Wednesday, February 18, 2009

Open Letter Week - Bravest Kid I know

This week I am posting an open letter a day. Feel free to write your own and let me know about it.

Dear Bravest Kid I Know (BKIK),

In January after the holidays my sons told me about how you got an American Girl doll for Christmas. You were bringing it in every day to play with girls and their dolls.

You were in my math group a few weeks ago when I volunteered in the classroom. You were sporting dark pink chipped nail polish which sparkled in the sun as you pointed out a solution to a math problem.

That afternoon I was driving home my sons and a friend of theirs. I was trying to get a handle on how many kids were in each class. One son matter-of-factly explained he had 10 boys and 8 girls in his class. The other son and his friend started out this way:

"Some days we have 11 boys and 7 girls. Other days we have 10 boys and 8 girls. It all depends on what Jami* is that day."

*not your real name, BKIK

They both said it in the same matter-of-fact tone as my other son talked about his class. They presented it as a statement of fact, not something weird or something to laugh at. I couldn't have been more proud of all three of those boys. But most importantly I couldn't have been more proud of you.

I got a chance to commend your teacher about creating a class in which kids can be kids and not have to "fit" into some prescribed image. She commented that really it was a tribute to your second grade classmates for excepting you as you.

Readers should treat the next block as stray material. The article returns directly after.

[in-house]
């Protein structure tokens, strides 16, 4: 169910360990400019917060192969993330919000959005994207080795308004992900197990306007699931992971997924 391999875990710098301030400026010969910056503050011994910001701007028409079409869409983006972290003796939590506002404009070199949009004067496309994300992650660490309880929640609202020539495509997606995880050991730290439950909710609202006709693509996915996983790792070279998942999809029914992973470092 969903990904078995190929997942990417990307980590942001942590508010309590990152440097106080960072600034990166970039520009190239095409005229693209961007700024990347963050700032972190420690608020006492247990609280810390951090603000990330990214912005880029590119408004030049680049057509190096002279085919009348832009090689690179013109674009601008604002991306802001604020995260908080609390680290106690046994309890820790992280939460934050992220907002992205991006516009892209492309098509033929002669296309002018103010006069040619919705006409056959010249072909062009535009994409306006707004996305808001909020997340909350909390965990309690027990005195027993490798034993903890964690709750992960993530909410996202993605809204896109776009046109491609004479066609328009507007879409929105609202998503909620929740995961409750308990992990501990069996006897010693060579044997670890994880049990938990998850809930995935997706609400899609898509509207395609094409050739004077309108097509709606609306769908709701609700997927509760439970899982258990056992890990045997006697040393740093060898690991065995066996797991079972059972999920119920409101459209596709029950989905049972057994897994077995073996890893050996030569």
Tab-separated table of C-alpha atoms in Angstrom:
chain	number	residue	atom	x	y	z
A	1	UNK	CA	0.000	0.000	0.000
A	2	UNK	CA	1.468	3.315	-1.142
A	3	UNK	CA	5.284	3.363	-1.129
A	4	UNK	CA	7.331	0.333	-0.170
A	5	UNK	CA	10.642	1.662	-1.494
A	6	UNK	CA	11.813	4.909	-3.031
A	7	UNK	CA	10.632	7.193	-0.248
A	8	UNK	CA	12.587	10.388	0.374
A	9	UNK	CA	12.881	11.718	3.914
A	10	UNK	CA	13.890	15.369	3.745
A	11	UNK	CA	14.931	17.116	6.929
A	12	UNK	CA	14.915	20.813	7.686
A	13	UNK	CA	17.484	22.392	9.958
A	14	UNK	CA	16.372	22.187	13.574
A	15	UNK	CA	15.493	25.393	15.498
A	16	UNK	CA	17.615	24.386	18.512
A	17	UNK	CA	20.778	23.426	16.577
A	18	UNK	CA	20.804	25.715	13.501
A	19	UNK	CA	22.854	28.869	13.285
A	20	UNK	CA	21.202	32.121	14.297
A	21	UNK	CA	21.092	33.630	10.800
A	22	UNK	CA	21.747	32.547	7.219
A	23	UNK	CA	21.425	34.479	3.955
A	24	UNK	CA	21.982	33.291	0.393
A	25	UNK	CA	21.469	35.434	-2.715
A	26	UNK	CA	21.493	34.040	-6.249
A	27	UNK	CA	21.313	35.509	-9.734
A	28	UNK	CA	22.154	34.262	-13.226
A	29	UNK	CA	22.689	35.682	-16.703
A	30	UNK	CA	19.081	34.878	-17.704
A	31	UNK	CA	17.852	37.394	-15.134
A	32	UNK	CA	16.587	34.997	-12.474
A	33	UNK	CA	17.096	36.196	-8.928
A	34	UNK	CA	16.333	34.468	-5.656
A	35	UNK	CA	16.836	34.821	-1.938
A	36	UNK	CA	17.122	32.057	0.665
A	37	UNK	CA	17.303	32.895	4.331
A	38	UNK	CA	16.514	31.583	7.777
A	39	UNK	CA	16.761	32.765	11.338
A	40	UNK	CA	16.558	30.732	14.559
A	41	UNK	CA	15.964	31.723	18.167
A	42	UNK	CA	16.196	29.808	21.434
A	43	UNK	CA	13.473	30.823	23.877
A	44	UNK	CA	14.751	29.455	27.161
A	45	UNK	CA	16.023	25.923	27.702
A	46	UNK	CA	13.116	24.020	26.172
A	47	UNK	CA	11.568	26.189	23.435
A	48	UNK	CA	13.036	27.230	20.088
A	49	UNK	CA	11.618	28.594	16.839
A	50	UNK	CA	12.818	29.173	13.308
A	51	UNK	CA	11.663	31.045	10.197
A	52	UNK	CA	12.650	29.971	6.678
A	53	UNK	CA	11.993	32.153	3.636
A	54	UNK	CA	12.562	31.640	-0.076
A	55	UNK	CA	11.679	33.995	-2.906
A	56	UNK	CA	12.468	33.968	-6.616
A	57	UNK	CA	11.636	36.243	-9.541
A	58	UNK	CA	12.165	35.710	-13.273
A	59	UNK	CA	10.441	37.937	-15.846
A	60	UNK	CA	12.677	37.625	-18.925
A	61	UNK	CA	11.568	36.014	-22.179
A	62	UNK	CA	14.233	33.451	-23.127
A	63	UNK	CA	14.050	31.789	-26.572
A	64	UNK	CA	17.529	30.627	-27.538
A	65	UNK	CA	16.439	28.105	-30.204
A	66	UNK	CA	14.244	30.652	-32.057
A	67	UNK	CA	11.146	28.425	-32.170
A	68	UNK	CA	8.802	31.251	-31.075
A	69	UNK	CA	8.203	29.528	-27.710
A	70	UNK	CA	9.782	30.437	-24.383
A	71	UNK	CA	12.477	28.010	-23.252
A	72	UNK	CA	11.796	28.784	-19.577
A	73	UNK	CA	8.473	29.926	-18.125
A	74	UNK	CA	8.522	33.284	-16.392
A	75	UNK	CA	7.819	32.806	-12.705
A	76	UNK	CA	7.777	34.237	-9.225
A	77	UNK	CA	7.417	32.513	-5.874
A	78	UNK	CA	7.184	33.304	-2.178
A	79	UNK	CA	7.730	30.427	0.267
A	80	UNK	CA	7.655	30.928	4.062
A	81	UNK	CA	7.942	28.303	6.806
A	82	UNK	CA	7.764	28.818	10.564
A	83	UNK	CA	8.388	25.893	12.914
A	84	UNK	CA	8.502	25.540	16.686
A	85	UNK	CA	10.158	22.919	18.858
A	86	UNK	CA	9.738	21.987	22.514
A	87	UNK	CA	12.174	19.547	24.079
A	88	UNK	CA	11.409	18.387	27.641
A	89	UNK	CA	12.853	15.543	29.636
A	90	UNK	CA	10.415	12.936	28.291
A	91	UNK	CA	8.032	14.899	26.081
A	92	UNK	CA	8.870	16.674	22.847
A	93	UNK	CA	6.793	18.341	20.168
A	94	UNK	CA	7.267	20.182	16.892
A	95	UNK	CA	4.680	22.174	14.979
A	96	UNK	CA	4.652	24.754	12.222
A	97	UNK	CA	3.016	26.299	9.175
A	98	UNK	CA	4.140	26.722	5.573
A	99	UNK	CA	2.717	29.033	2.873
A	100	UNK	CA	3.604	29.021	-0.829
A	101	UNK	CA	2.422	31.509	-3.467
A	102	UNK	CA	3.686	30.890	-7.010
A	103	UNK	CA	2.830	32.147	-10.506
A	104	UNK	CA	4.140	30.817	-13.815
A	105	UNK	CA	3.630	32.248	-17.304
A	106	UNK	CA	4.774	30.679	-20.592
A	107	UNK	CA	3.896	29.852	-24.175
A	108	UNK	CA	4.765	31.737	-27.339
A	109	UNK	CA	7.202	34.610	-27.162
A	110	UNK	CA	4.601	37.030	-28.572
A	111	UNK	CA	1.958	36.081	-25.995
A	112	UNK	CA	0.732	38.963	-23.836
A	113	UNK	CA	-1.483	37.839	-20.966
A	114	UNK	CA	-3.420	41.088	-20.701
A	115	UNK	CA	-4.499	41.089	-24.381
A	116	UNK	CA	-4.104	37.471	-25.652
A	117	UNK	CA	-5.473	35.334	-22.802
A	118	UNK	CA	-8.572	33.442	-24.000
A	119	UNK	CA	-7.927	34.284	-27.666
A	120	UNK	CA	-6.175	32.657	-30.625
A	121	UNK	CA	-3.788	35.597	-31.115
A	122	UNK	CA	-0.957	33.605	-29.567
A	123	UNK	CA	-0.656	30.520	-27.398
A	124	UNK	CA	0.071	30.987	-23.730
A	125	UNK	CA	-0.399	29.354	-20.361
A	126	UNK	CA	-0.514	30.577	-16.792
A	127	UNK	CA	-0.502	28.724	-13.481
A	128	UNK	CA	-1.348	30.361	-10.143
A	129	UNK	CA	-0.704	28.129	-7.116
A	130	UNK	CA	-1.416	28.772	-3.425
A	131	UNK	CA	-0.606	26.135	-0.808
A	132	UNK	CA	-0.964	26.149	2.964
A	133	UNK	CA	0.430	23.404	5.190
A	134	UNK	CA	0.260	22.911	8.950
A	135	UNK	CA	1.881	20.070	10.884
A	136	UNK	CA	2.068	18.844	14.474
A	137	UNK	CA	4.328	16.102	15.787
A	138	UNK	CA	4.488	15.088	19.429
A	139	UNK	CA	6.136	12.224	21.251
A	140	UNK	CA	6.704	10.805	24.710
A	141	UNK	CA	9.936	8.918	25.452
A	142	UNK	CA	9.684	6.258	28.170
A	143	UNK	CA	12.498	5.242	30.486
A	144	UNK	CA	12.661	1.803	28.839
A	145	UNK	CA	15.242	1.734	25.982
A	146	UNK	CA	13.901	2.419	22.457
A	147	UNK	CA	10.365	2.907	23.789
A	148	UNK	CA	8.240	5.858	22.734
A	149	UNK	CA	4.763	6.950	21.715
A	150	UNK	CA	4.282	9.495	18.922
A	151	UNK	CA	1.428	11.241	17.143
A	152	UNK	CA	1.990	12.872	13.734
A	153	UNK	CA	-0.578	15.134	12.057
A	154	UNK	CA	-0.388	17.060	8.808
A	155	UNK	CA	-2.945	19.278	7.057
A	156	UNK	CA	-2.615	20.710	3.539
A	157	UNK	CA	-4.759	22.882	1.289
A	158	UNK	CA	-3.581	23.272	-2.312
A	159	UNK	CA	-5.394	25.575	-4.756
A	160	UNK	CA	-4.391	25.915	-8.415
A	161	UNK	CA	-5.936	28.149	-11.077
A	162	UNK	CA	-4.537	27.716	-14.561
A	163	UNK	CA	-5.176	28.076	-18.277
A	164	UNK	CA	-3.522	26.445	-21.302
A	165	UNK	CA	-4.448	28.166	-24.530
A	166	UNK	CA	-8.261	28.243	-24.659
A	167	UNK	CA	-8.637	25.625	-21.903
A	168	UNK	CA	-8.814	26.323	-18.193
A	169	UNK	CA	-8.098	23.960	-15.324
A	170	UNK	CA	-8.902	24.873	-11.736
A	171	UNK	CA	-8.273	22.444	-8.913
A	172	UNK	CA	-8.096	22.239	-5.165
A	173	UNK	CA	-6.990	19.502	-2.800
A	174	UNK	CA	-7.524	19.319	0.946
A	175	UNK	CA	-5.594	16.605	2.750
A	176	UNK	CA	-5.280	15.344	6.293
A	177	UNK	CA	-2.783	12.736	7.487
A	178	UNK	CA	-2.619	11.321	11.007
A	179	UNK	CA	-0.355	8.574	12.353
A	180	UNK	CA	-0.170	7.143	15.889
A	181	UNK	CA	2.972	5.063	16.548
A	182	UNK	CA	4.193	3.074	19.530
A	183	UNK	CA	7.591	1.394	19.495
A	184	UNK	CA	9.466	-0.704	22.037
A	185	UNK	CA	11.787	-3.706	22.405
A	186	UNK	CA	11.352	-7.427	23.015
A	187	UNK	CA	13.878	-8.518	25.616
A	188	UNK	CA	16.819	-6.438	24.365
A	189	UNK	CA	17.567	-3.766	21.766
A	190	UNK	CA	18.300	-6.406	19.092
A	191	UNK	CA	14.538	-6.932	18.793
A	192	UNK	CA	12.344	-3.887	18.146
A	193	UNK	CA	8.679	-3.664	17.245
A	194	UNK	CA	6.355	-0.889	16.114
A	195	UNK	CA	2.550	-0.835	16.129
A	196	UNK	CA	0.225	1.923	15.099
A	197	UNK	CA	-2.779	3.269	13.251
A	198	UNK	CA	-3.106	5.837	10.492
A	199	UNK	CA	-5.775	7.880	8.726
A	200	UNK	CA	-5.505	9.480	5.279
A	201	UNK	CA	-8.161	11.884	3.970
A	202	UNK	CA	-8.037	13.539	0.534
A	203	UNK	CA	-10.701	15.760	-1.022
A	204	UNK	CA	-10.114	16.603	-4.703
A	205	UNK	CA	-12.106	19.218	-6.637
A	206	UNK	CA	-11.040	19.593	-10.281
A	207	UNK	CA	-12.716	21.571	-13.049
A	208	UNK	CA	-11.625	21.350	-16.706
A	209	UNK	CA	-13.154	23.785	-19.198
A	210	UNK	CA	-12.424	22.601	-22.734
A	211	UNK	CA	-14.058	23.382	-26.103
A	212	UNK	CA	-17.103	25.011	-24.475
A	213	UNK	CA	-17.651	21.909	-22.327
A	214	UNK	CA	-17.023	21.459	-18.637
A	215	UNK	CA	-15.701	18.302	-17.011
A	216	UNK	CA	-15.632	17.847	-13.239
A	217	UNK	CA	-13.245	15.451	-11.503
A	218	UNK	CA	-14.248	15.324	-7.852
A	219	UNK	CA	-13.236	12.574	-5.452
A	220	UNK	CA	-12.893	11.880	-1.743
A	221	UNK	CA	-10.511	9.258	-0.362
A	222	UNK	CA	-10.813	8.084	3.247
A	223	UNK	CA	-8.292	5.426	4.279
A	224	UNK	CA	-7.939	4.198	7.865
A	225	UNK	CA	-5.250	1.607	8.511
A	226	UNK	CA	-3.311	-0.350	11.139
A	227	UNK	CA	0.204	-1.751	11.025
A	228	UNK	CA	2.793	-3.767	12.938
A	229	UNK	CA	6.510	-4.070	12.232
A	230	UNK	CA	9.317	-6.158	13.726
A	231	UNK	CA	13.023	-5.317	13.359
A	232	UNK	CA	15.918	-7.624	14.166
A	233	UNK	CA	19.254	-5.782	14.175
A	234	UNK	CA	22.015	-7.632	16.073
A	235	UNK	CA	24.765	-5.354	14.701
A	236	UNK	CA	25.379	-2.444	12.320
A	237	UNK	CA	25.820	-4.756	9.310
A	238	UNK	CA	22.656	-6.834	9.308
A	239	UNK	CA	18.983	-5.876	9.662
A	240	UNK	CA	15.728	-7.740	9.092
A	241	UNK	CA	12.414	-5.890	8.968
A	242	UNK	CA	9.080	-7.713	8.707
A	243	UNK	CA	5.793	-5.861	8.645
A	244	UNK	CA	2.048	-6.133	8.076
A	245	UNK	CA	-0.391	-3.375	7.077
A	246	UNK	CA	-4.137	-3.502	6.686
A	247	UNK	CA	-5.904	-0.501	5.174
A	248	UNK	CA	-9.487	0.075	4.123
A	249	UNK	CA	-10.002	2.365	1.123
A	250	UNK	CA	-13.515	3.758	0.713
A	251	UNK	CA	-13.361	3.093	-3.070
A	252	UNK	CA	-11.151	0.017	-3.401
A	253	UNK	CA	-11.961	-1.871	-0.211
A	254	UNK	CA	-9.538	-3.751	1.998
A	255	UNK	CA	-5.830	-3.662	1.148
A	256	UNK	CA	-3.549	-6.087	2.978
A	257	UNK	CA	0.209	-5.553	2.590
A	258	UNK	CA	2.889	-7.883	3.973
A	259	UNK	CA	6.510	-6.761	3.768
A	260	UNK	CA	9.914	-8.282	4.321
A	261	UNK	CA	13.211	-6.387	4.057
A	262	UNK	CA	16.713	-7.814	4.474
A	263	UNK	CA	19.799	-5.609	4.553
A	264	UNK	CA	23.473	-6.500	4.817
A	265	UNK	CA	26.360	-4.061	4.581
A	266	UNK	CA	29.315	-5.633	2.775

During Friday's Valentine's Day party you were wearing a pretty fashionable pair of Ugg boots with jeans, a t-shirt and your short cropped hair. And you just smiled and laughed with all your classmates. You are you. And I think you are just awesome.



Jami said...

Things like this give me hope that our kids will make this a better world.

(and just so everyone knows, it's not me - but I wish it could have been)

Jenn in Holland said...

Unbelievably lovely post, Allison. Wonderful sentiment and yes, a vision of hope and beauty and equality. A peek of the day when none of us are a "label" first but are simply human beings. Beings loved and accepted just for being who we are...

I really, really loved this.

Alex Elliot said...

That is just so wonderful. How lucky all the kids are to be able to be in such a nurturing environment.

Goofball said...


the children are surely a better generation than I credited them for.